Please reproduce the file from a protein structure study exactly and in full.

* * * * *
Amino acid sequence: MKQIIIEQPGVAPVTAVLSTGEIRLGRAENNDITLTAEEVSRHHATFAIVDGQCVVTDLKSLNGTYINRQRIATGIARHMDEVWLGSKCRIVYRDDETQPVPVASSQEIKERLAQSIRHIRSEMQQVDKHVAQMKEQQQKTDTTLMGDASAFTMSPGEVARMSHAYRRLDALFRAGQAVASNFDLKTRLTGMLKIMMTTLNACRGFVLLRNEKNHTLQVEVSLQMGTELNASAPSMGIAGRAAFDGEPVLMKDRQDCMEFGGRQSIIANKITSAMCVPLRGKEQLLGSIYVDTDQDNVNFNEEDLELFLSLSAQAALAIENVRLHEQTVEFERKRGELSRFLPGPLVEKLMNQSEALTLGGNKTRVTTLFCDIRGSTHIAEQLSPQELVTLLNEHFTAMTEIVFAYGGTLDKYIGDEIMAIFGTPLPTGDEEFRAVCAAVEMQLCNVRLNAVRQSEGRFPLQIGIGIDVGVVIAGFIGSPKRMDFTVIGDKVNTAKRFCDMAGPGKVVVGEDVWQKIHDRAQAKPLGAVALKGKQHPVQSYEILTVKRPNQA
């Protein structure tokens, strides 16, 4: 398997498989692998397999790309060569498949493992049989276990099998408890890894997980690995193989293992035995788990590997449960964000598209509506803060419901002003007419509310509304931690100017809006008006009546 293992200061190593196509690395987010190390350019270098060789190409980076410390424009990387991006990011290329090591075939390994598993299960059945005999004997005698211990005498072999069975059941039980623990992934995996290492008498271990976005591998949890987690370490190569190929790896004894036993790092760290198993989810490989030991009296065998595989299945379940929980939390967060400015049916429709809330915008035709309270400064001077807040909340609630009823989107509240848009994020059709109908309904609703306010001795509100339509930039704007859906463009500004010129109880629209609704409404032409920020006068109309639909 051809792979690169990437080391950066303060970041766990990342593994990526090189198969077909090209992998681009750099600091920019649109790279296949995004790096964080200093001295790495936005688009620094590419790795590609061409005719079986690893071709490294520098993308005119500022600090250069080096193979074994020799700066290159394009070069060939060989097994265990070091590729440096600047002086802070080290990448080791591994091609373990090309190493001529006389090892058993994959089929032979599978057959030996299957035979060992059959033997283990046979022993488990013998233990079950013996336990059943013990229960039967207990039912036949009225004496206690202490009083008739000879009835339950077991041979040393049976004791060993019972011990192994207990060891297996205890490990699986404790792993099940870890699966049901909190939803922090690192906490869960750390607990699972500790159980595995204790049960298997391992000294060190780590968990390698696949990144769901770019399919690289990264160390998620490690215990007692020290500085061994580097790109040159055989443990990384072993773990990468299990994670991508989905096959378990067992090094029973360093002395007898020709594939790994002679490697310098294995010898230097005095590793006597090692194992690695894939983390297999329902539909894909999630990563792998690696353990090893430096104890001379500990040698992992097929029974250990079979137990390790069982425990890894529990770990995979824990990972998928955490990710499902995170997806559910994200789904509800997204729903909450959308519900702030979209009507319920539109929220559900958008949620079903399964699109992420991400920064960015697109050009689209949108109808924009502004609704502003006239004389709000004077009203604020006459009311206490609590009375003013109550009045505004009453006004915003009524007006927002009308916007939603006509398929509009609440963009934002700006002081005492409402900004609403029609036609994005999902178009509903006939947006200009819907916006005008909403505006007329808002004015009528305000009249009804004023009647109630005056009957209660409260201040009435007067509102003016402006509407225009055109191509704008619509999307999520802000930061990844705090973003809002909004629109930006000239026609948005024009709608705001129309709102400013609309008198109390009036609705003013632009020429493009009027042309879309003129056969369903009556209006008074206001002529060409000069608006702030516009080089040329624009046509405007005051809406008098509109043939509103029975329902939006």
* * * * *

Amino acid sequence: MKQIIIEQPGVAPVTAVLSTGEIRLGRAENNDITLTAEEVSRHHATFAIVDGQCVVTDLKSLNGTYINRQRIATGIARHMDEVWLGSKCRIVYRDDETQPVPVASSQEIKERLAQSIRHIRSEMQQVDKHVAQMKEQQQKTDTTLMGDASAFTMSPGEVARMSHAYRRLDALFRAGQAVASNFDLKTRLTGMLKIMMTTLNACRGFVLLRNEKNHTLQVEVSLQMGTELNASAPSMGIAGRAAFDGEPVLMKDRQDCMEFGGRQSIIANKITSAMCVPLRGKEQLLGSIYVDTDQDNVNFNEEDLELFLSLSAQAALAIENVRLHEQTVEFERKRGELSRFLPGPLVEKLMNQSEALTLGGNKTRVTTLFCDIRGSTHIAEQLSPQELVTLLNEHFTAMTEIVFAYGGTLDKYIGDEIMAIFGTPLPTGDEEFRAVCAAVEMQLCNVRLNAVRQSEGRFPLQIGIGIDVGVVIAGFIGSPKRMDFTVIGDKVNTAKRFCDMAGPGKVVVGEDVWQKIHDRAQAKPLGAVALKGKQHPVQSYEILTVKRPNQA
């Protein structure tokens, strides 16, 4: 398997498989692998397999790309060569498949493992049989276990099998408890890894997980690995193989293992035995788990590997449960964000598209509506803060419901002003007419509310509304931690100017809006008006009546 293992200061190593196509690395987010190390350019270098060789190409980076410390424009990387991006990011290329090591075939390994598993299960059945005999004997005698211990005498072999069975059941039980623990992934995996290492008498271990976005591998949890987690370490190569190929790896004894036993790092760290198993989810490989030991009296065998595989299945379940929980939390967060400015049916429709809330915008035709309270400064001077807040909340609630009823989107509240848009994020059709109908309904609703306010001795509100339509930039704007859906463009500004010129109880629209609704409404032409920020006068109309639909 051809792979690169990437080391950066303060970041766990990342593994990526090189198969077909090209992998681009750099600091920019649109790279296949995004790096964080200093001295790495936005688009620094590419790795590609061409005719079986690893071709490294520098993308005119500022600090250069080096193979074994020799700066290159394009070069060939060989097994265990070091590729440096600047002086802070080290990448080791591994091609373990090309190493001529006389090892058993994959089929032979599978057959030996299957035979060992059959033997283990046979022993488990013998233990079950013996336990059943013990229960039967207990039912036949009225004496206690202490009083008739000879009835339950077991041979040393049976004791060993019972011990192994207990060891297996205890490990699986404790792993099940870890699966049901909190939803922090690192906490869960750390607990699972500790159980595995204790049960298997391992000294060190780590968990390698696949990144769901770019399919690289990264160390998620490690215990007692020290500085061994580097790109040159055989443990990384072993773990990468299990994670991508989905096959378990067992090094029973360093002395007898020709594939790994002679490697310098294995010898230097005095590793006597090692194992690695894939983390297999329902539909894909999630990563792998690696353990090893430096104890001379500990040698992992097929029974250990079979137990390790069982425990890894529990770990995979824990990972998928955490990710499902995170997806559910994200789904509800997204729903909450959308519900702030979209009507319920539109929220559900958008949620079903399964699109992420991400920064960015697109050009689209949108109808924009502004609704502003006239004389709000004077009203604020006459009311206490609590009375003013109550009045505004009453006004915003009524007006927002009308916007939603006509398929509009609440963009934002700006002081005492409402900004609403029609036609994005999902178009509903006939947006200009819907916006005008909403505006007329808002004015009528305000009249009804004023009647109630005056009957209660409260201040009435007067509102003016402006509407225009055109191509704008619509999307999520802000930061990844705090973003809002909004629109930006000239026609948005024009709608705001129309709102400013609309008198109390009036609705003013632009020429493009009027042309879309003129056969369903009556209006008074206001002529060409000069608006702030516009080089040329624009046509405007005051809406008098509109043939509103029975329902939006």